Previous Post: How Gaming Benefits You (And How to Curb Negative Effects)
Next Post: To Black Card or Not To Black Card
Do you enjoy listening to music? Most people do.
Semi-recently, some of my success coaches told me that they almost never listen to music. They listen to things that will increase their success IQ, cause them to think more about their future, focus on how to achieve the life they dream about …
But for many people, this seems boring. Tedious. And unless you’re FOCUSED on success, it can be hard to stick to that regimen.
Now don’t get me wrong. I’m not saying you should only listen to personal development or only to music … But if you’re going to listen to both, my suggestion is to listen to personal development audios in your down time and listen to music when you need to get pumped up.
Here’s why … the 11 Benefits For Your Brain on Music
“Without music, life would be a mistake” – Friedrich Nietzsche
Have you ever noticed that when you’re jamming to some of your favorite tunes different emotions may be triggered? Perhaps a memory? Kinda weird, right?
Well, although there is a ton of information out there on this, I was able to locate the following few key points from this “8 Surprising Ways Music Affects and Benefits Our Brains” Buffer blog post and the “How Playing Music Affects the Developing Brain” post via wbur (Boston’s NPR News Radio Station).
Benefit #1: Music Affects Many Different Areas of the Brain
Benefit #2: Happy/Sad Music Affects How We View Neutral Faces
Most people can tell when a piece of music is generally happy or sad. But did you know that it can influence your brain’s interpretation of a neutral face?
One study found that we will match the tone of the music to a facial expression … More so with a neutral one, in fact.
And since there are two kinds of emotions related to music (perceived and felt) we can understand the emotions of a song without actually feeling said emotion. This is why some people tend to enjoy sad pieces without getting depressed.
Benefit #3: Ambient Noise Can Improve Creativity
When you’re working, do you prefer to pump up the volume and dance – dance? I know I do! I get all kinds of ridiculous at my day job and shake that groove thing … Great exercise!
But did you know that loud music may not actually be beneficial?
Apparently, moderate to low noise level is best for creativity to flow. The way it works is that with moderate noise levels, it increases processing difficulty (which promotes abstract processing) leading to higher creativity.
In lamens terms?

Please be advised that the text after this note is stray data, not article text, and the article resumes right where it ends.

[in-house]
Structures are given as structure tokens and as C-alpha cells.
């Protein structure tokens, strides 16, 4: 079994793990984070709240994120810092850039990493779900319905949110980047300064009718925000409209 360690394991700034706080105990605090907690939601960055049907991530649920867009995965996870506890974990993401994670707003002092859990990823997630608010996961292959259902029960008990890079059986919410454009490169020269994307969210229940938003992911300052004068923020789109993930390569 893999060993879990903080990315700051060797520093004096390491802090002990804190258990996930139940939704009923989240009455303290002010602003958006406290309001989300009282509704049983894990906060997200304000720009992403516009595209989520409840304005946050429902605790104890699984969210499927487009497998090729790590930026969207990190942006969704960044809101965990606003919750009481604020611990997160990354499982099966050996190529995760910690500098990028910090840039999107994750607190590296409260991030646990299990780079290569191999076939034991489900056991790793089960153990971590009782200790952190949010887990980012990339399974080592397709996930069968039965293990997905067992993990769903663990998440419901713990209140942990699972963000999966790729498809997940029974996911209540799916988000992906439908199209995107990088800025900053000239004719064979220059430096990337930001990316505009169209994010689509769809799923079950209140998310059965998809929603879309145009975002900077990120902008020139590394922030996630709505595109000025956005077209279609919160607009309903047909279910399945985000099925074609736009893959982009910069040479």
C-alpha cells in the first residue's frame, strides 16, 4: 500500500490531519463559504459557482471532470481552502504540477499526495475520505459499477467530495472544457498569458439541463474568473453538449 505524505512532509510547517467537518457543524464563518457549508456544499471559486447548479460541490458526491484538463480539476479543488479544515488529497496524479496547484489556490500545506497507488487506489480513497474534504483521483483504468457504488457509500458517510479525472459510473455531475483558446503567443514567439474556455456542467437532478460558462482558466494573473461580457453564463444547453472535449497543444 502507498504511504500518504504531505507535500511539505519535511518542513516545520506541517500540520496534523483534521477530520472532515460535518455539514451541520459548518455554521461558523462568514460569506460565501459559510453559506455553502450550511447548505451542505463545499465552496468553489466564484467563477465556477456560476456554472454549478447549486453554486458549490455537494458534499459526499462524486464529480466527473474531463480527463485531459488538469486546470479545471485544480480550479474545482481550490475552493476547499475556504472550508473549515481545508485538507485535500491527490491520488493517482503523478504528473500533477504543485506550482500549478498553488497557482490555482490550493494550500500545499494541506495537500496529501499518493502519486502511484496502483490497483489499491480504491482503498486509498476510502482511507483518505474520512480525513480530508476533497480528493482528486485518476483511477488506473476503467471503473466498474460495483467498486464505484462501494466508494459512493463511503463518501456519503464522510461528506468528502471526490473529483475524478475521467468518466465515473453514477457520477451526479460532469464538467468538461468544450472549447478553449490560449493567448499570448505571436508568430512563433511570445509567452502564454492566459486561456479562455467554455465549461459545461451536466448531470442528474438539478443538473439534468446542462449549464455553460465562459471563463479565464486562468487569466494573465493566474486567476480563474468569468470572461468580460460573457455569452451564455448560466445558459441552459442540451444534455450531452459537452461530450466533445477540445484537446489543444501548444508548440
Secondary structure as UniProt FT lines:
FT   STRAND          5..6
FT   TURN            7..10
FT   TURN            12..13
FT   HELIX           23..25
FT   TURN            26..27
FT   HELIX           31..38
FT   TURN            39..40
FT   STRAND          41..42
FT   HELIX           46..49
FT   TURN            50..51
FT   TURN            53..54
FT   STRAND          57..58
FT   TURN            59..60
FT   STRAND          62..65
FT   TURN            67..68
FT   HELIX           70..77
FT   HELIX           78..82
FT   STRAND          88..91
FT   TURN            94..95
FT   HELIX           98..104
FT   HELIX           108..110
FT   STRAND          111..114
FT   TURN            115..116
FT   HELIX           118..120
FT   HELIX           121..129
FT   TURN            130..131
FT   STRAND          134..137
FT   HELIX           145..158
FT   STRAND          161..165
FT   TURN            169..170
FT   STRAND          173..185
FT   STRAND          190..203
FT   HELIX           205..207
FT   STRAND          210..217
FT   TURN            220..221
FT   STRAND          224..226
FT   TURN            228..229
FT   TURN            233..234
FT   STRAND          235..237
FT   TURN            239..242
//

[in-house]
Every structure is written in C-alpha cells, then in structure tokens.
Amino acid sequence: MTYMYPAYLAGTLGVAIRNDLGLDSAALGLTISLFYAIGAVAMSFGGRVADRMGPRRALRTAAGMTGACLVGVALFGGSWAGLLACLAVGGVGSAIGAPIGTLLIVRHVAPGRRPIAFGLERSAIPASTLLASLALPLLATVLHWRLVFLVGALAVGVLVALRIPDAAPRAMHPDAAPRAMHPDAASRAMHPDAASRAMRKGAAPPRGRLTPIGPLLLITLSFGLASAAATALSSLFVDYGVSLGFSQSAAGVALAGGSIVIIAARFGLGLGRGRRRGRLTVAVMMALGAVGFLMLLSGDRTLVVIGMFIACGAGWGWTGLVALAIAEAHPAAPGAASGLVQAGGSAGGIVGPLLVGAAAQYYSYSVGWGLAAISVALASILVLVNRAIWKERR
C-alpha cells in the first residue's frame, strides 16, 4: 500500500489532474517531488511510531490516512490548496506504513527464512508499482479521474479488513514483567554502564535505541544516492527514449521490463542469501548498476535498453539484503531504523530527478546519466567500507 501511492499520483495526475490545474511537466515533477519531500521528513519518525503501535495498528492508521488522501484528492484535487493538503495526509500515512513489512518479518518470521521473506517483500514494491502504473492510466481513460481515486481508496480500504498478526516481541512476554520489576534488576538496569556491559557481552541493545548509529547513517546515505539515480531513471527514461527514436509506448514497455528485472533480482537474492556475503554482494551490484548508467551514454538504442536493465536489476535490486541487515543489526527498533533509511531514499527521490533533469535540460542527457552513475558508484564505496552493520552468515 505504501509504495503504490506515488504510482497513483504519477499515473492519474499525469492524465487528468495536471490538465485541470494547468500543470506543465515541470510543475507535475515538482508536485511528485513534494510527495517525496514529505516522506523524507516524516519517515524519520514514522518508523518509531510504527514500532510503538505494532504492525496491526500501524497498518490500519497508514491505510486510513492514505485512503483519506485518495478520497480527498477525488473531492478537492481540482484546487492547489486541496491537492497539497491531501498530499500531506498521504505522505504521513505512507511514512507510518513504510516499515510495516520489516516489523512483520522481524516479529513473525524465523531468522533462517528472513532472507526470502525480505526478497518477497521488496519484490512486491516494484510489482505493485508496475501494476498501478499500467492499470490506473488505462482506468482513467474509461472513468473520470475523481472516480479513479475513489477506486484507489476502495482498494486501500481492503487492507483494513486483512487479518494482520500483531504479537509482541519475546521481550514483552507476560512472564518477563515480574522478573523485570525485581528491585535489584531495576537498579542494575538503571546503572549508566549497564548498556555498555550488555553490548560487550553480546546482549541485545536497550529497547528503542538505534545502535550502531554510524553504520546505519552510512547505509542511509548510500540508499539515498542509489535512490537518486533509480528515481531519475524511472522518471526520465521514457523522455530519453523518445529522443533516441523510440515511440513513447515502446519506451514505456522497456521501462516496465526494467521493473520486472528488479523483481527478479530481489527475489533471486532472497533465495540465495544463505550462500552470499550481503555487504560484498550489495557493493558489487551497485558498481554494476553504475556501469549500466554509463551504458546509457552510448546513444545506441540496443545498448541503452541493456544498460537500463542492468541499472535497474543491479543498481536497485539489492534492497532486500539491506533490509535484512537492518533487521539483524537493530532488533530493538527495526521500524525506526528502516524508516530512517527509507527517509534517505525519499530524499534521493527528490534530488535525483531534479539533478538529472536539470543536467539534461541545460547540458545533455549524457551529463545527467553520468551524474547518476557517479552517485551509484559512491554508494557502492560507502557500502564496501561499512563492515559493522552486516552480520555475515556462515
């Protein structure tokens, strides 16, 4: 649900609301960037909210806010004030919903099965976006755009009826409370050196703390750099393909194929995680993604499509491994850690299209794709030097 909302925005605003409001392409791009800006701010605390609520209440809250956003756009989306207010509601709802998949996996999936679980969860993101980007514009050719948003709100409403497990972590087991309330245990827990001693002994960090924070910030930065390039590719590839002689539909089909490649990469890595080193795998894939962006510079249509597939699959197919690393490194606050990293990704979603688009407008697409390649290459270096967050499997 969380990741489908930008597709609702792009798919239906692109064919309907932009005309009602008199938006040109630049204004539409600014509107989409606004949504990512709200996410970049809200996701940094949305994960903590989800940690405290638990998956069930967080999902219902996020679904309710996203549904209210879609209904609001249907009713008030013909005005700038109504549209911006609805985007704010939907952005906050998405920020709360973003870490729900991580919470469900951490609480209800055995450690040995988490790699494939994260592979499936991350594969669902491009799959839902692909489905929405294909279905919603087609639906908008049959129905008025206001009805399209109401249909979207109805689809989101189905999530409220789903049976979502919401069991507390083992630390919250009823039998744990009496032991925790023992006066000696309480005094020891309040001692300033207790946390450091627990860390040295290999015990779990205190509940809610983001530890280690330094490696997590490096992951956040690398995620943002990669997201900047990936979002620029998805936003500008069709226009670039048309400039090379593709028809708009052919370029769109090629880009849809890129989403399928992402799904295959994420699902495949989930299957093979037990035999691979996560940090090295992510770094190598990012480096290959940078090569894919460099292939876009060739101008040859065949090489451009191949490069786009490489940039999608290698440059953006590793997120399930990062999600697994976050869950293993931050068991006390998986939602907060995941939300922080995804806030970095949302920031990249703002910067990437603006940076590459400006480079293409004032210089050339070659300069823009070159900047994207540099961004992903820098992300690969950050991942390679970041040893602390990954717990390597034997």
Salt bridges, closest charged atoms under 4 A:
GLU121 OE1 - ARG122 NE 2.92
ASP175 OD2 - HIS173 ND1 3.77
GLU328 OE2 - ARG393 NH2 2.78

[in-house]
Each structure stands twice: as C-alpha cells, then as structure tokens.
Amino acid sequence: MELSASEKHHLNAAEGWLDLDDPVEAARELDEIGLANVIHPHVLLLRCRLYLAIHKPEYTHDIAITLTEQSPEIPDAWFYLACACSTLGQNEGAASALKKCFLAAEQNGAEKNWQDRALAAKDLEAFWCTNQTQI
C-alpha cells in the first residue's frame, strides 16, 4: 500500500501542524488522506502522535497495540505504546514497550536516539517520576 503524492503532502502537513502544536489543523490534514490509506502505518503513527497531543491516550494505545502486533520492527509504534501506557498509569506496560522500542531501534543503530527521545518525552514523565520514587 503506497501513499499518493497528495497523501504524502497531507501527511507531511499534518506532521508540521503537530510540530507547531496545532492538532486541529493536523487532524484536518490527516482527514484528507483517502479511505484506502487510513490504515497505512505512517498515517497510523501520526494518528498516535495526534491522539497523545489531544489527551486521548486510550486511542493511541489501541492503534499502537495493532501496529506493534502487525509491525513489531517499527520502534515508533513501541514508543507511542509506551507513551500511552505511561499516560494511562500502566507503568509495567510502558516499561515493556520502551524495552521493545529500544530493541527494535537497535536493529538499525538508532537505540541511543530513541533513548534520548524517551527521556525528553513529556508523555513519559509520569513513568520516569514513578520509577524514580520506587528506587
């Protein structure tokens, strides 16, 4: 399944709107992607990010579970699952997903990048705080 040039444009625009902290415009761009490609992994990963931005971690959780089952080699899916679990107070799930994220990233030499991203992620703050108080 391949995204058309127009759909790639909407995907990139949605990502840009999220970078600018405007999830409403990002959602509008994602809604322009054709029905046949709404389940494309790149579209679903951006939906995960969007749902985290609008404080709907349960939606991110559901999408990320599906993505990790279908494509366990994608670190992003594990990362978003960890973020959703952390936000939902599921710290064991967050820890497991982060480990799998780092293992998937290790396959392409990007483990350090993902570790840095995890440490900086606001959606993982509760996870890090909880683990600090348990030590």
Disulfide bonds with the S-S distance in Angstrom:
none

It causes a bit of strain on your brain to cause a bit more struggle than normal, causing your brain to get creative on its approach to resolve or process tasks.
Which is why with louder noises our creative thinking is impaired – it overwhelms our processing in such a way we become less efficient.
Benefit #4: Our Music Choices Can Predict Our Personality
Apparently this has only been tested so far on young adults, so not sure how scientifically based this one is. And according to this study done on couples who spent time getting to know one another, apparently their top 10 favorite songs were fairly reliable in predicting their personalities.
Here’s the break down as per the above photo:
Blues fans have high self-esteem, are creative, outgoing, gentle and at ease
Jazz fans have high self-esteem, are creative, outgoing and at ease
Classical music fans have high self-esteem, are creative, introvert and at ease
Rap fans have high self-esteem and are outgoing
Opera fans have high self-esteem, are creative and gentle
Country and western fans are hardworking and outgoing
Reggae fans have high self-esteem, are creative, not hardworking, outgoing, gentle and at ease
Dance fans are creative and outgoing but not gentle
Indie fans have low self-esteem, are creative, not hard working, and not gentle
Bollywood fans are creative and outgoing
Rock/heavy metal fans have low self-esteem, are creative, not hard-working, not outgoing, gentle, and at ease
Chart pop fans have high self-esteem, are hardworking, outgoing and gentle, but are not creative and not at ease
Soul fans have high self-esteem, are creative, outgoing, gentle, and at ease
I grew up listening to pop music (at least my generation’s definition of pop) and I’m not so sure I would say I’m the outgoing type … I consider myself to be an introverted extrovert … Or perhaps and extroverted introvert?
I guess it’s a good thing that posts like this one are out there to explain the extrovert and introvert overlaps!
Benefit #5: Music Can Significantly Distract Us While We’re Driving
Obviously you would prefer your own music while driving, but one study done on this show that drivers made more mistakes, drove more aggressively, AND it found that unfamiliar, or uninteresting, music is best for safe driving.
I guess that explains why a lot of my success coaches say to listen to personal development while in the car! Makes sense, right?
Benefit #6: Music Training Can Significantly Improve Our Motor and Reasoning Skills